Bali's Tourist Tax Hike: From $10 to $50!

The Bali Regional Legislative Council (DPRD-Bali) is proposing to increase the tax on foreign tourists from 150,000 rupiahs (approximately $10) to 750,000 rupiahs (approximately $50). The reason for this is to attract wealthier and more responsible travelers and to avoid issues related to poor behavior and public disorder.
Photo: AntaraNews
Recently, local news has frequently reported on, to put it mildly, inappropriate actions by tourists. For example, an incident where a foreigner stole a truck and drove it to the airport, or another where a man attacked an Indonesian woman and threw her off a bike.
Discussing the "quality" of tourists and improving it has been a task for Bali officials since last year. This is why a tourist tax of 150,000 rupiahs was introduced in February 2024.
However, according to the chairman of the second commission of DPRD-Bali, Kresna Budi, this measure has not proven effective due to the small amount being charged. Therefore, he believes that the entry fee to Bali should be increased even more.
"I think that a tax of 150,000 rupiahs is too low, making Bali appear to be a cheap tourist destination. That is why we plan to increase it to 750,000. If we go to England, we pay 5.7 million rupiahs for a visa. Why should Bali sell itself cheap?" questions Kresna Budi.
He also believes that the additional revenue generated from the increased tourist tax could significantly improve the education and healthcare sectors in Bali. Additionally, the legislator hopes that the immigration service at Bali's airport will take responsibility for collecting the tourist tax, ensuring a more efficient process.
Kresna Budi also proposes directing a portion of the tax revenue to strengthen security and public order by creating a tourist police force:
“We are negotiating the creation of a tourist police force that will handle tourism-related issues. Therefore, part of the funds (collected from the tourist tax) can be allocated to support the readiness of such personnel.”
Not everyone agrees with this initiative. Among the opponents is, for example, the former Deputy Governor of Bali, Tjokorda Oka Artha Ardhana Sukawati. He believes it is too early to talk about raising the tax when the system itself is not yet refined. According to him, even the funds collected so far have not been invested in any significant development projects for the island. Sukawati thinks travelers should see where their money is going, such as improving tourist facilities.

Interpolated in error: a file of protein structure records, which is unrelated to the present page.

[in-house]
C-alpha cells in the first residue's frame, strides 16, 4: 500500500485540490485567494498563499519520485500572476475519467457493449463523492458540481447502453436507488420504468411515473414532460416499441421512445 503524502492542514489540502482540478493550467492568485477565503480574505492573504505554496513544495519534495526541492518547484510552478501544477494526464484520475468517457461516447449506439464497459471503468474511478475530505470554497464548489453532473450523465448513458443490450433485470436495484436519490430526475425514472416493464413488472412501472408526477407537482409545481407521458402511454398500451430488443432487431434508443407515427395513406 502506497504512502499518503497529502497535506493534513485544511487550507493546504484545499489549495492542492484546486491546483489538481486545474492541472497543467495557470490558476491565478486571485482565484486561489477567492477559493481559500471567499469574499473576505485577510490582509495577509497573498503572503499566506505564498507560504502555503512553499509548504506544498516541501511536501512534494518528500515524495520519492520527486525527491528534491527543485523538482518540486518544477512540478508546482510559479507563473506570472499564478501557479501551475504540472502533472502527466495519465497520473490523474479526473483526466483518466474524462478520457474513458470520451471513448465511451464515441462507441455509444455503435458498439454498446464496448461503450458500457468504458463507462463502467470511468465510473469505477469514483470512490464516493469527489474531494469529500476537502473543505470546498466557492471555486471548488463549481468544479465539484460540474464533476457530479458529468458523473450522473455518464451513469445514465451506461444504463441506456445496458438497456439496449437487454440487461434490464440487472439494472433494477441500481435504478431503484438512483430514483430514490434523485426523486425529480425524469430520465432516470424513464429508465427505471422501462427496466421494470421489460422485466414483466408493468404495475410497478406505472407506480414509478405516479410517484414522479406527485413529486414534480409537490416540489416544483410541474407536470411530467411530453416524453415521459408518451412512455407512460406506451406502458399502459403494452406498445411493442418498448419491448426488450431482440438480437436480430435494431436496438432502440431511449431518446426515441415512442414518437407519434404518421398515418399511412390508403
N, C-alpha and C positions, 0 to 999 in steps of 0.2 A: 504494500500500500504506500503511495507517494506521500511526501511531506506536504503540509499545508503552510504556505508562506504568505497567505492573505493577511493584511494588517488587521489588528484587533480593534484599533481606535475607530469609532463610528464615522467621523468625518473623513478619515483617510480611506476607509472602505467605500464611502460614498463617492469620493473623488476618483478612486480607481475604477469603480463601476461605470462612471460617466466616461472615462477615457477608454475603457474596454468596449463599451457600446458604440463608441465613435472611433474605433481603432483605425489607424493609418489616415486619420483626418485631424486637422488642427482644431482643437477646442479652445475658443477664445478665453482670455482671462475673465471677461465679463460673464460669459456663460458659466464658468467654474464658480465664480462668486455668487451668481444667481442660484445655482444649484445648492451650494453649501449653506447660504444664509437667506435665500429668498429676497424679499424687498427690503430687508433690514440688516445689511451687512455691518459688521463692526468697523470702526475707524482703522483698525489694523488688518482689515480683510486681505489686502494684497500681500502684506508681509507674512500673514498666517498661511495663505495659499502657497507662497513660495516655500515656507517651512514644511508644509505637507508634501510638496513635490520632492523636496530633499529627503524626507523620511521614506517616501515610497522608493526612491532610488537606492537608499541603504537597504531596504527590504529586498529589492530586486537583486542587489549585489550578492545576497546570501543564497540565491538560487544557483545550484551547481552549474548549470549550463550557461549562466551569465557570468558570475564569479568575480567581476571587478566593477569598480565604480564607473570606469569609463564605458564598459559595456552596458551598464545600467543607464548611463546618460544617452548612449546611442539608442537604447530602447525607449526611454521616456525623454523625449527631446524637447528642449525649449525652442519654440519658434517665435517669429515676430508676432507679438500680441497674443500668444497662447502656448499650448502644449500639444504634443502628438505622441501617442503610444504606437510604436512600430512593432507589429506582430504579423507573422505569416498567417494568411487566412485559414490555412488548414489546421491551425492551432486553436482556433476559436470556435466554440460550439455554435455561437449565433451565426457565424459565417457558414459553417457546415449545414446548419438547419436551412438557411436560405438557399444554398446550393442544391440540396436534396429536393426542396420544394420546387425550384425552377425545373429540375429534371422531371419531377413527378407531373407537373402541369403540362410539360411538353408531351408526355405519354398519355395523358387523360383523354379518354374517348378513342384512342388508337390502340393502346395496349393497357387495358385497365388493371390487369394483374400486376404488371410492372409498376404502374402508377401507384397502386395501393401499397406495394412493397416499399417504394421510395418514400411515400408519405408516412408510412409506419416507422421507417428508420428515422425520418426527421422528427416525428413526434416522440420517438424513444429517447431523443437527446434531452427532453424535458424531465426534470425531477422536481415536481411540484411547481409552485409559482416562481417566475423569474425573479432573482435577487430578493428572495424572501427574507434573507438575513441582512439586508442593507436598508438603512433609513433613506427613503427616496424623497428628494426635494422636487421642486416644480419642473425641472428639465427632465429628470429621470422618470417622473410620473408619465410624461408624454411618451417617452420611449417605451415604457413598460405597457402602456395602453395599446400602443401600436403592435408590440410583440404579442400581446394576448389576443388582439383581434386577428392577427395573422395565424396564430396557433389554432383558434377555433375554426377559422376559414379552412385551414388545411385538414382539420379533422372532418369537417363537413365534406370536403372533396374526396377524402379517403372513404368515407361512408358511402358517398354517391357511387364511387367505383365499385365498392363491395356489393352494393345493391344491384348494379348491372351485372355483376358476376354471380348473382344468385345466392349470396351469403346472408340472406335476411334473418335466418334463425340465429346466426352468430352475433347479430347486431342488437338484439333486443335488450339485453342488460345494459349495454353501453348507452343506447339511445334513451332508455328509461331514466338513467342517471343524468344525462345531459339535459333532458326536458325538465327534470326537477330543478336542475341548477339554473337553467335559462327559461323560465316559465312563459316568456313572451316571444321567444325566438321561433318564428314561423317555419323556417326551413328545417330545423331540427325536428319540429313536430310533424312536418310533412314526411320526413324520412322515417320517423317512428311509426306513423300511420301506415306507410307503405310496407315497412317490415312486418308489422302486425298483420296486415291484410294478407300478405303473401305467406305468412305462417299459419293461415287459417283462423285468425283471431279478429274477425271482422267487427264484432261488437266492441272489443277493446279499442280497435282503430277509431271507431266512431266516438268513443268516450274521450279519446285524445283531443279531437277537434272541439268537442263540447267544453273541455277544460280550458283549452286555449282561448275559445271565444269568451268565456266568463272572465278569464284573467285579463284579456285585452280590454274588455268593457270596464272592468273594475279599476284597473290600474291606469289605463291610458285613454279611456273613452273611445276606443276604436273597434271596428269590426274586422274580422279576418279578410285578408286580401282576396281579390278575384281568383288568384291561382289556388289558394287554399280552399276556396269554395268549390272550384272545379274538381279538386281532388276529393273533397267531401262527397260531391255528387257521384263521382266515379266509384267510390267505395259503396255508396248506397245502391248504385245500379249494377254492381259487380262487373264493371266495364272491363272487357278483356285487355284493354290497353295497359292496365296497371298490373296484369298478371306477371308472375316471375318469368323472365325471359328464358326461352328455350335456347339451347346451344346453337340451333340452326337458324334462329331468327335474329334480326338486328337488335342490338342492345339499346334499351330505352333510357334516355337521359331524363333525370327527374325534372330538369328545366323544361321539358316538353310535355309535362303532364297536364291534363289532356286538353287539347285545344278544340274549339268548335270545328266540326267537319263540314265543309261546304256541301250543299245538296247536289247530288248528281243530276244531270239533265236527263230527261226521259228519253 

Moreover, even the current 150,000 rupiah tax is not paid by all tourists. In fact, only 40 percent of those arriving on the island pay it. This is because the system for collecting the tax is still not properly established. It is not controlled at the airport, and essentially, the only enforcement measure is to prevent tourists from accessing popular attractions without a payment receipt. But additional resources are needed for this as well.
For now, representatives of Bali’s tourism department plan to conduct random checks of tourists at the island’s main attractions twice a month. Travelers will need to provide proof that they have paid the tourist tax and present their QR code for scanning. Those without the necessary documents will have to pay the tax on the spot.
Despite the poorly organized implementation of the new tourist tax, it has allowed for the collection of 117 billion rupiahs from February 14 to June 12, 2024. However, this is only a fraction of what the idea's proponents had anticipated.
Returning to the arguments of the former Deputy Governor of Bali, he does not believe that raising the tax will attract more “high-quality” tourists to the island, as there are many cheap accommodation options and budget-friendly activities available.
“Obviously, if we prepare cheap facilities in Bali, budget tourists will come. Cheap usually means low-quality tourists,” he continued.
"Therefore, we need to first focus on infrastructure and prepare suitable accommodations for 'high-quality' tourists, and then consider raising the tax,” Sukawati said.
Another argument against increasing the tax is competition with other countries. Officials fear that tourists might start choosing Vietnam, Thailand, and Singapore for their trips instead.
However, such doubts seem hard to believe at the moment. Preliminary estimates suggest that Bali will see the highest number of tourists in its history in 2025. This optimistic forecast is based on the fact that this year’s tourist numbers are on track to meet targets ahead of schedule.
Moreover, analysts expect that tourists will spend record amounts next year (perhaps partly due to the fees?). The projected revenue for 2025 is up to $22.1 billion. In comparison, the target for 2023 was $14.63 billion, and for 2024, $17.64 billion.
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